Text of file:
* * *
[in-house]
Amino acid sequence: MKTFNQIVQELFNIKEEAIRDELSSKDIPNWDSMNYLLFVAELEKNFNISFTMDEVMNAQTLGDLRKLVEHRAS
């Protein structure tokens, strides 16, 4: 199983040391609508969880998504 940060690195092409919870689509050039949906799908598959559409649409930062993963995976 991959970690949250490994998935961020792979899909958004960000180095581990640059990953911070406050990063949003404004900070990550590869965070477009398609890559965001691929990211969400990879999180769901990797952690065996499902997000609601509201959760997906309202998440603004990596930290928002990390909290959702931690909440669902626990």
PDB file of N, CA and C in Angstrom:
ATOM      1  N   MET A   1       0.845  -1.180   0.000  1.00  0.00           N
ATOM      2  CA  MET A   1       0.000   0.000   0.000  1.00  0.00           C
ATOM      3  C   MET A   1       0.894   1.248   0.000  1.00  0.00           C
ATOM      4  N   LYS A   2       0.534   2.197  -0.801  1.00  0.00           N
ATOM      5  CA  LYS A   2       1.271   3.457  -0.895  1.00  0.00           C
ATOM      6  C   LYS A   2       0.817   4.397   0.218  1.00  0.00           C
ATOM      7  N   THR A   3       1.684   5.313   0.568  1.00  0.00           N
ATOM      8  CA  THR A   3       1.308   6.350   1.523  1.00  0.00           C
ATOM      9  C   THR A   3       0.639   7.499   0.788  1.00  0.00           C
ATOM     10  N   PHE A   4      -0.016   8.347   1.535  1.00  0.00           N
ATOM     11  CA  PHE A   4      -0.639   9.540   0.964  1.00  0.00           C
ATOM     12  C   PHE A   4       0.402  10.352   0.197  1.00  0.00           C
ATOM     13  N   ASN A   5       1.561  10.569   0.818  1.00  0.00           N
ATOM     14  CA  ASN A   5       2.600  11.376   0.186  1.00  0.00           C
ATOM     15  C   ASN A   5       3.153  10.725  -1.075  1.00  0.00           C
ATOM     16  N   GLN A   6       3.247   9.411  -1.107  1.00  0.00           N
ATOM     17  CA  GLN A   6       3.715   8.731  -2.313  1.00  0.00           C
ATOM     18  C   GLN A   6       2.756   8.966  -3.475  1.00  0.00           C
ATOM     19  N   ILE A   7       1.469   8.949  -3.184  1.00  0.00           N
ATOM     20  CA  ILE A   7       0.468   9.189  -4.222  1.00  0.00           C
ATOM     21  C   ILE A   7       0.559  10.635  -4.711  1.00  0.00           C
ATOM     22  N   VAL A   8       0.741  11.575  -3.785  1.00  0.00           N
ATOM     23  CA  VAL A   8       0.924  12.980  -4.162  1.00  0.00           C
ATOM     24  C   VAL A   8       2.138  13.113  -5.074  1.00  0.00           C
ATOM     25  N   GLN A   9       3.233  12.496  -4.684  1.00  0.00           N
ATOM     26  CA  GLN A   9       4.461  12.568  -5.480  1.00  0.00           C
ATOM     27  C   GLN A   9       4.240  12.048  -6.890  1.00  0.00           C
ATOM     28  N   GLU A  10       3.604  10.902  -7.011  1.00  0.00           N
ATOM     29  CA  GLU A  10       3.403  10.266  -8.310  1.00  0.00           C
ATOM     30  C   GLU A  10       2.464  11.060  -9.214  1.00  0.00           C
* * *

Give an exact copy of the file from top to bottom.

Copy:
[in-house]
Amino acid sequence: MKTFNQIVQELFNIKEEAIRDELSSKDIPNWDSMNYLLFVAELEKNFNISFTMDEVMNAQTLGDLRKLVEHRAS
């Protein structure tokens, strides 16, 4: 199983040391609508969880998504 940060690195092409919870689509050039949906799908598959559409649409930062993963995976 991959970690949250490994998935961020792979899909958004960000180095581990640059990953911070406050990063949003404004900070990550590869965070477009398609890559965001691929990211969400990879999180769901990797952690065996499902997000609601509201959760997906309202998440603004990596930290928002990390909290959702931690909440669902626990």
PDB file of N, CA and C in Angstrom:
ATOM      1  N   MET A   1       0.845  -1.180   0.000  1.00  0.00           N
ATOM      2  CA  MET A   1       0.000   0.000   0.000  1.00  0.00           C
ATOM      3  C   MET A   1       0.894   1.248   0.000  1.00  0.00           C
ATOM      4  N   LYS A   2       0.534   2.197  -0.801  1.00  0.00           N
ATOM      5  CA  LYS A   2       1.271   3.457  -0.895  1.00  0.00           C
ATOM      6  C   LYS A   2       0.817   4.397   0.218  1.00  0.00           C
ATOM      7  N   THR A   3       1.684   5.313   0.568  1.00  0.00           N
ATOM      8  CA  THR A   3       1.308   6.350   1.523  1.00  0.00           C
ATOM      9  C   THR A   3       0.639   7.499   0.788  1.00  0.00           C
ATOM     10  N   PHE A   4      -0.016   8.347   1.535  1.00  0.00           N
ATOM     11  CA  PHE A   4      -0.639   9.540   0.964  1.00  0.00           C
ATOM     12  C   PHE A   4       0.402  10.352   0.197  1.00  0.00           C
ATOM     13  N   ASN A   5       1.561  10.569   0.818  1.00  0.00           N
ATOM     14  CA  ASN A   5       2.600  11.376   0.186  1.00  0.00           C
ATOM     15  C   ASN A   5       3.153  10.725  -1.075  1.00  0.00           C
ATOM     16  N   GLN A   6       3.247   9.411  -1.107  1.00  0.00           N
ATOM     17  CA  GLN A   6       3.715   8.731  -2.313  1.00  0.00           C
ATOM     18  C   GLN A   6       2.756   8.966  -3.475  1.00  0.00           C
ATOM     19  N   ILE A   7       1.469   8.949  -3.184  1.00  0.00           N
ATOM     20  CA  ILE A   7       0.468   9.189  -4.222  1.00  0.00           C
ATOM     21  C   ILE A   7       0.559  10.635  -4.711  1.00  0.00           C
ATOM     22  N   VAL A   8       0.741  11.575  -3.785  1.00  0.00           N
ATOM     23  CA  VAL A   8       0.924  12.980  -4.162  1.00  0.00           C
ATOM     24  C   VAL A   8       2.138  13.113  -5.074  1.00  0.00           C
ATOM     25  N   GLN A   9       3.233  12.496  -4.684  1.00  0.00           N
ATOM     26  CA  GLN A   9       4.461  12.568  -5.480  1.00  0.00           C
ATOM     27  C   GLN A   9       4.240  12.048  -6.890  1.00  0.00           C
ATOM     28  N   GLU A  10       3.604  10.902  -7.011  1.00  0.00           N
ATOM     29  CA  GLU A  10       3.403  10.266  -8.310  1.00  0.00           C
ATOM     30  C   GLU A  10       2.464  11.060  -9.214  1.00  0.00           C